- Kenneth Thomson as MT-3
- Mischa Auer as B-36
- Ivan Linow as Loko / Boko
- Joyzelle Joyner as Loo Loo and Boo Boo
- Wilfred Lucas as X-10
- Mary Carr (*uncredited)
Of the DeSylva, Brown and Henderson songs introduced in the film, "Never Swat a Fly" was covered as the classic 1930 recording by McKinney's Cotton Pickers, the 1967 revival by Jim Kweskin & The Jug Band, and more recent recordings by Doc Cheatham among others.
Clips of the cityscape from this movie were later used in the Universal serials Flash Gordon and Buck Rogers; the mock-up Mars spaceship was reused in the former, as Dr. Zarkov's spaceship. Also seen in the first Flash Gordon serial are the strange hand-weapons carried by J21 and RT42 on Mars, which are held under rather than over the fist, and re-used footage of dancing girls cavorting about and on a Martian idol with moving arms.
The sequence in which the El Brendel character is revived from the dead features the first screen appearance of the spectacular electrical equipment assembled by Kenneth Strickfaden, seen again and more famously in James Whale's Frankenstein (1931). Over fifty special effects shots combining previously photographed backgrounds with live foreground action were accomplished using the Dunning Process. Rear projection technology of the scale and quality required was not available at the time.
Mordaunt Hall called the picture "clever", "highly imaginative", and "intriguing" and praised the costumes and set design. Contrary to some accounts, this expensive film was not a box-office flop. However, it was a one-time-only novelty stunt, bolstered by the short-lived popularity of El Brendel. By the time it was released, movie musicals had greatly declined in popularity; nor was there a perceived audience for science fiction, especially at the onset of the Great Depression. As a result major American studios would not back another big budget science fiction film until 1951. There was to be only one other American science-fiction musical in that period, It's Great to Be Alive (1933), which failed at the box-office. Film serials were an exception to this general trend, however. The first Flash Gordon serial from 1936 had an unusually large budget for a serial of the time, and Gene Autry's The Phantom Empire from 1935 can loosely be considered a science fiction musical serial.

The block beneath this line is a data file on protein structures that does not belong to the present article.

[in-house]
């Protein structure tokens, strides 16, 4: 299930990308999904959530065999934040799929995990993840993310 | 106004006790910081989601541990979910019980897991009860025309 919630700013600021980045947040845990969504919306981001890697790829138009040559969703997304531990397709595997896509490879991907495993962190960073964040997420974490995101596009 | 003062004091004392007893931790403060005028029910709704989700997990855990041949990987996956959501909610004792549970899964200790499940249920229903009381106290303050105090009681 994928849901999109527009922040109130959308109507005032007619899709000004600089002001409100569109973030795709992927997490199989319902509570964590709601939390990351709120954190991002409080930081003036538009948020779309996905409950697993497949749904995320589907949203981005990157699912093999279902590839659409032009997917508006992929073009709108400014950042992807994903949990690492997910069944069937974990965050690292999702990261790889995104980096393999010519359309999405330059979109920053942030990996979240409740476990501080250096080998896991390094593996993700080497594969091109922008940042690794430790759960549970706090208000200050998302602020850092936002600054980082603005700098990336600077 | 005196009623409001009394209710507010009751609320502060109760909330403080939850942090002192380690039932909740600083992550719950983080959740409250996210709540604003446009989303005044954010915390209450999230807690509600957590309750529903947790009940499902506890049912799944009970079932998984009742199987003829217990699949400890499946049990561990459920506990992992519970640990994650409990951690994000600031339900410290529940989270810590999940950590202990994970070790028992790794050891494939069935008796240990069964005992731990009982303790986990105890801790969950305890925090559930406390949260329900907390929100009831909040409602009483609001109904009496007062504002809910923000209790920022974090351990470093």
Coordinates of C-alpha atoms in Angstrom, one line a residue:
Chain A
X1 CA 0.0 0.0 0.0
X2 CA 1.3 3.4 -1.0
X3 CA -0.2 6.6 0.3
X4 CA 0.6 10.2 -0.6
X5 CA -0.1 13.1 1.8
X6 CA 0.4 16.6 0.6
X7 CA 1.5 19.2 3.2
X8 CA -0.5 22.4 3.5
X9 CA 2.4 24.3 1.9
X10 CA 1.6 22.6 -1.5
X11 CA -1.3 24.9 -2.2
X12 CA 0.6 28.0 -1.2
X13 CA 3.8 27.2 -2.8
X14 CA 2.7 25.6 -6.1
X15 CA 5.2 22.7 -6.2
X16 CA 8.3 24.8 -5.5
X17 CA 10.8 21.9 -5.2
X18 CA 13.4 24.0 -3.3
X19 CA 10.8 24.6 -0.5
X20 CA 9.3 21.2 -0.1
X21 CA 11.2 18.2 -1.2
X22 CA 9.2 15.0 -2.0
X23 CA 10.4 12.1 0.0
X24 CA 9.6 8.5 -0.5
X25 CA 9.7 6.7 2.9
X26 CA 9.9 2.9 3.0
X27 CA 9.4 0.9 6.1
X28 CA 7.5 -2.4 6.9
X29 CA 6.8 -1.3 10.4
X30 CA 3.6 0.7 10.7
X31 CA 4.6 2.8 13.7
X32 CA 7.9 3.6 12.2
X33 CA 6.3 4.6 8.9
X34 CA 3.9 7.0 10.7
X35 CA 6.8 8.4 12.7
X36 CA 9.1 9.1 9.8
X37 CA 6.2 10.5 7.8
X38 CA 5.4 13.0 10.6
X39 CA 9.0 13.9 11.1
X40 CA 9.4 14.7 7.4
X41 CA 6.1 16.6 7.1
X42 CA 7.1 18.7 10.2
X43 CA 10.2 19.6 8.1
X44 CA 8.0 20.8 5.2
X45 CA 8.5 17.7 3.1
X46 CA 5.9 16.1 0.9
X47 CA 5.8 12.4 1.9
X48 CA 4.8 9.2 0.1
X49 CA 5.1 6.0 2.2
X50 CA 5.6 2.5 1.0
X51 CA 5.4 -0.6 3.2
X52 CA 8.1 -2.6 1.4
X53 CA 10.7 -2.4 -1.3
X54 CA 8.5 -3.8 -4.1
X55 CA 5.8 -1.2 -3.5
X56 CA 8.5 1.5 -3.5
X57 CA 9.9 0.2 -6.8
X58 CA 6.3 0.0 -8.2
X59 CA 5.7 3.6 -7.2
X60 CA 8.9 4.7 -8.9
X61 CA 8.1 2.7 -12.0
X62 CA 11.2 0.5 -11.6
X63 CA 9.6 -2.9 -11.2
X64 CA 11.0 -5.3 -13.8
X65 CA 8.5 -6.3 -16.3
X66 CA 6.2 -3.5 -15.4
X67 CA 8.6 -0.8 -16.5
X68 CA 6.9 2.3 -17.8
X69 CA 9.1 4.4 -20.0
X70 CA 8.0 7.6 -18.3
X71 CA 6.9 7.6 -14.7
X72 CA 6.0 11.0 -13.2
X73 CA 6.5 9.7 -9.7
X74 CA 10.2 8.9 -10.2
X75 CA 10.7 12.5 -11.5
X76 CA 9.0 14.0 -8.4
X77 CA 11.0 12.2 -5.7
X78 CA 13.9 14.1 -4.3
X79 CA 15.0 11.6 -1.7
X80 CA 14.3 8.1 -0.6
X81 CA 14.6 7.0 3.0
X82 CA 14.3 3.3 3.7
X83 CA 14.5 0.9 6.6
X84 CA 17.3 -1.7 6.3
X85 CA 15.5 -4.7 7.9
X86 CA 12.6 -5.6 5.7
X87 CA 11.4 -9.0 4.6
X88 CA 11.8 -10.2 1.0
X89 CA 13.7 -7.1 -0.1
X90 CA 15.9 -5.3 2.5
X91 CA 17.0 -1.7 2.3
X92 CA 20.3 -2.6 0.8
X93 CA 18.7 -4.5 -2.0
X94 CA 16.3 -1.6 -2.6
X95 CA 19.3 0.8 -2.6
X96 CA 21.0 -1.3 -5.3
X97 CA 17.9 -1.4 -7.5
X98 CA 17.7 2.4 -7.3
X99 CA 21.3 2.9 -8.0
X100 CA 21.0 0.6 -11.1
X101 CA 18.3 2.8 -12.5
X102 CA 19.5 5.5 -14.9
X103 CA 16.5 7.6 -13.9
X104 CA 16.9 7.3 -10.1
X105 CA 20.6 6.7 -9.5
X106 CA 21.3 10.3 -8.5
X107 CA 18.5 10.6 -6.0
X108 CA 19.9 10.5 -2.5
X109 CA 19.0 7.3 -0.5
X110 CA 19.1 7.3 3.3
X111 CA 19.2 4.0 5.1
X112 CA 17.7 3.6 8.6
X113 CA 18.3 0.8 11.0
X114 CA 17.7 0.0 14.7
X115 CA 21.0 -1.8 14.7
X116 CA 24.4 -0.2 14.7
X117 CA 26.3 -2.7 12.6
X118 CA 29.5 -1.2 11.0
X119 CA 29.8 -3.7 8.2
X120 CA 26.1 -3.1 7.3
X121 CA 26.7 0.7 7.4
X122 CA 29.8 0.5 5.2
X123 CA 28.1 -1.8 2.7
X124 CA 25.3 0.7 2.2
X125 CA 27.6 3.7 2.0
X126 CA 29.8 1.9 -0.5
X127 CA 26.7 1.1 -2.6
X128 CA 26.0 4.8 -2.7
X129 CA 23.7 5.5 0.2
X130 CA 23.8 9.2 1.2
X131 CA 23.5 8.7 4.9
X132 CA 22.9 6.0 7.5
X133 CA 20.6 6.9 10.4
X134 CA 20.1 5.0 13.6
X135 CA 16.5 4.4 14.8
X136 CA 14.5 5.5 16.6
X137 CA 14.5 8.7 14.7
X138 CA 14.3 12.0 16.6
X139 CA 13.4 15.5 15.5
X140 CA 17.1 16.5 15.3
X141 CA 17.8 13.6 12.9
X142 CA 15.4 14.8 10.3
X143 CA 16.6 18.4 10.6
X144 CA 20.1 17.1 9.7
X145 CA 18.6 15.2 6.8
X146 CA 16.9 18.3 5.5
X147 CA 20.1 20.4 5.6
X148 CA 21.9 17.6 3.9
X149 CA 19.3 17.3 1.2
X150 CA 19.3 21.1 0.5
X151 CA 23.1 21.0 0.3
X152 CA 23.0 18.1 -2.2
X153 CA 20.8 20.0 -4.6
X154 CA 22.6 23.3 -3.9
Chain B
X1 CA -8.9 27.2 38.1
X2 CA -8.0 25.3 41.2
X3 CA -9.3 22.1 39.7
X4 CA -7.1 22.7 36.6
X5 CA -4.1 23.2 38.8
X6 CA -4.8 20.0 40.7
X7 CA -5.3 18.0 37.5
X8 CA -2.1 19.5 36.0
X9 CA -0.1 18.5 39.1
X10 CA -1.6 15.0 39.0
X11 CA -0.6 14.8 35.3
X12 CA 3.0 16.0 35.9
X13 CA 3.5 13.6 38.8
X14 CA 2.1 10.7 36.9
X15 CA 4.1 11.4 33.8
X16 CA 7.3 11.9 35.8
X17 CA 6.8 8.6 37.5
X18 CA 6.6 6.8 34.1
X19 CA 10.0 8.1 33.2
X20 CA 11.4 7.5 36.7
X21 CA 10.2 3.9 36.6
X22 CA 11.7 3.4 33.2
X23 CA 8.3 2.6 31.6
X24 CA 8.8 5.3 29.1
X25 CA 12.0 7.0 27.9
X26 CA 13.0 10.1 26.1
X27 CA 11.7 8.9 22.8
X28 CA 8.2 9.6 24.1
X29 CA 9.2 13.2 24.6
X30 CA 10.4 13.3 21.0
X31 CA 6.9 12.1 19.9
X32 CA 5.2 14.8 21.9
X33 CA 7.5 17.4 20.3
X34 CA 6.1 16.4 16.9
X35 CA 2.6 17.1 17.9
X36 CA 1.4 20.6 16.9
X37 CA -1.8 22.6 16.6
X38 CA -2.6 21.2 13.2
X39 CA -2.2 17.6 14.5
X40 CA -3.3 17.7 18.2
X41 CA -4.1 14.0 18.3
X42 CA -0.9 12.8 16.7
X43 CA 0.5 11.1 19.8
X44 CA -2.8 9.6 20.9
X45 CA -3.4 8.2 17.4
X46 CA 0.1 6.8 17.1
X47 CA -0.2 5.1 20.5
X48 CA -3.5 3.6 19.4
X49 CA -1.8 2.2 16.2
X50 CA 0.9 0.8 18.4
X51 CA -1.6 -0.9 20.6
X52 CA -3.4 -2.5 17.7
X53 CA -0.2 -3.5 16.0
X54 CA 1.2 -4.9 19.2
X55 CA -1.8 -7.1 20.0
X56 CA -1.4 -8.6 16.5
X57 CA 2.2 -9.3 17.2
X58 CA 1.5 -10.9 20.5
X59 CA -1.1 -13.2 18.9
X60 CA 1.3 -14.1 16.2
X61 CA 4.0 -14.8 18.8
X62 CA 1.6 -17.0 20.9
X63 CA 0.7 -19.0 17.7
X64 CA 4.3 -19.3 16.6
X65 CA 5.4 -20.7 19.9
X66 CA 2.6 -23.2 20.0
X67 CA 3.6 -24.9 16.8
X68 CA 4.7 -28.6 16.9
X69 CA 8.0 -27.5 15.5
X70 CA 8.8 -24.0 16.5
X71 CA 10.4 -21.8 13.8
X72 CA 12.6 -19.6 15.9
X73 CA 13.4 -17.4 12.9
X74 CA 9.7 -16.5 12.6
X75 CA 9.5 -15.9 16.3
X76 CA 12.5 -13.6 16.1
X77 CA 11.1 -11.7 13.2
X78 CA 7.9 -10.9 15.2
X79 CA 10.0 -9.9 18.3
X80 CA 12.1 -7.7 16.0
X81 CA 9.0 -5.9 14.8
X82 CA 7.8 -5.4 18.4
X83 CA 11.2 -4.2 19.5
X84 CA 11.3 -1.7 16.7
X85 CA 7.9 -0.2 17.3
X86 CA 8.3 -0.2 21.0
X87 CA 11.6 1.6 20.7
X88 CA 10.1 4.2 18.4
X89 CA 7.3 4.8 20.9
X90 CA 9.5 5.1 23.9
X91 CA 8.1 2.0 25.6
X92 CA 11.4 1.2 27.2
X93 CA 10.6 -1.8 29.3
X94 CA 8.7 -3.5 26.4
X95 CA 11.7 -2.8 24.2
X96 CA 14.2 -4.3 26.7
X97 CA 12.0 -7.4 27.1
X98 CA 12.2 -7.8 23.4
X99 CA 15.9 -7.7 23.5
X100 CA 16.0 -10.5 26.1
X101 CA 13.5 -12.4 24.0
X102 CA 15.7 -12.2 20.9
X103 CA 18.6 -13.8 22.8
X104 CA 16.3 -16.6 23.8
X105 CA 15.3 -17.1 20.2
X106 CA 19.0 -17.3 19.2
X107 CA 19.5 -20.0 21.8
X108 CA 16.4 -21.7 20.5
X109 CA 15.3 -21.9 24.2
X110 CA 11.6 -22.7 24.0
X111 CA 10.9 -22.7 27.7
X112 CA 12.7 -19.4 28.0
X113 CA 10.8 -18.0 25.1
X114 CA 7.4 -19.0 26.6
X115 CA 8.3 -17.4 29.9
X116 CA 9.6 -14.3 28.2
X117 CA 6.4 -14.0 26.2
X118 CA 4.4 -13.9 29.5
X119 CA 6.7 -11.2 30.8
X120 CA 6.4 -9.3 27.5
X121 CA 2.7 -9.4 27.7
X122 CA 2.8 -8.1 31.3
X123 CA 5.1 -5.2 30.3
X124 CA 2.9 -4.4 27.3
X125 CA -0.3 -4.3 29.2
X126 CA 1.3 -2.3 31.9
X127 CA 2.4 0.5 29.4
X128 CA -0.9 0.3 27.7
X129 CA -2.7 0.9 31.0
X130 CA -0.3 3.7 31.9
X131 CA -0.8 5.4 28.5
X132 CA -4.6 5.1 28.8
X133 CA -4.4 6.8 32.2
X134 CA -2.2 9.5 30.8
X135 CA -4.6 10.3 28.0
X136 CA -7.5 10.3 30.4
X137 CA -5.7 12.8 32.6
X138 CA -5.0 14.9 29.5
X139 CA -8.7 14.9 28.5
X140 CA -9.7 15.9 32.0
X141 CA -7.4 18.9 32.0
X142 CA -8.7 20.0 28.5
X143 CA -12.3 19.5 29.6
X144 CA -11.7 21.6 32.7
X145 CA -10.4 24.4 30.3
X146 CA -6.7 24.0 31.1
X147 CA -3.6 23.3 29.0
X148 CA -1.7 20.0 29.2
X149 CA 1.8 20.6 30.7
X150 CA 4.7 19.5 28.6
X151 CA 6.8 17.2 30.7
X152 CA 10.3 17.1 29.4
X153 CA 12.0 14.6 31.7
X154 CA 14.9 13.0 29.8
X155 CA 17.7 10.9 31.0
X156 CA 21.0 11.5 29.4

- Art Direction - Stephen Goosson and Ralph Hammeras
- Set Decoration - Stephen Goosson and Ralph Hammeras
- Assistant Director - Ad Schaumer
- Sound Department - Joseph E. Aiken
- Stager - Seymour Felix
- Musical director - Arthur Kay
- Costumes - Alice O'Neil and Dolly Tree
- Graphics - Post Amazers
- "NY Times: Just Imagine". NY Times. Retrieved 2008-12-07.
- "The International Photographer" December 1930 pg. 40
- German 2010 DVD of movie Behemoth, the Sea Monster titled "Das Ungeheuer von Loch Ness": Extras: Willis O'Brien-filmography: card 12 (Just Imagine (1930))
- Mordaunt Hall, "Derelict", New York Times, November 22, 1930
- Just Imagine at the Internet Movie Database
- Just Imagine at allmovie
- Just Imagine full-length version on YouTube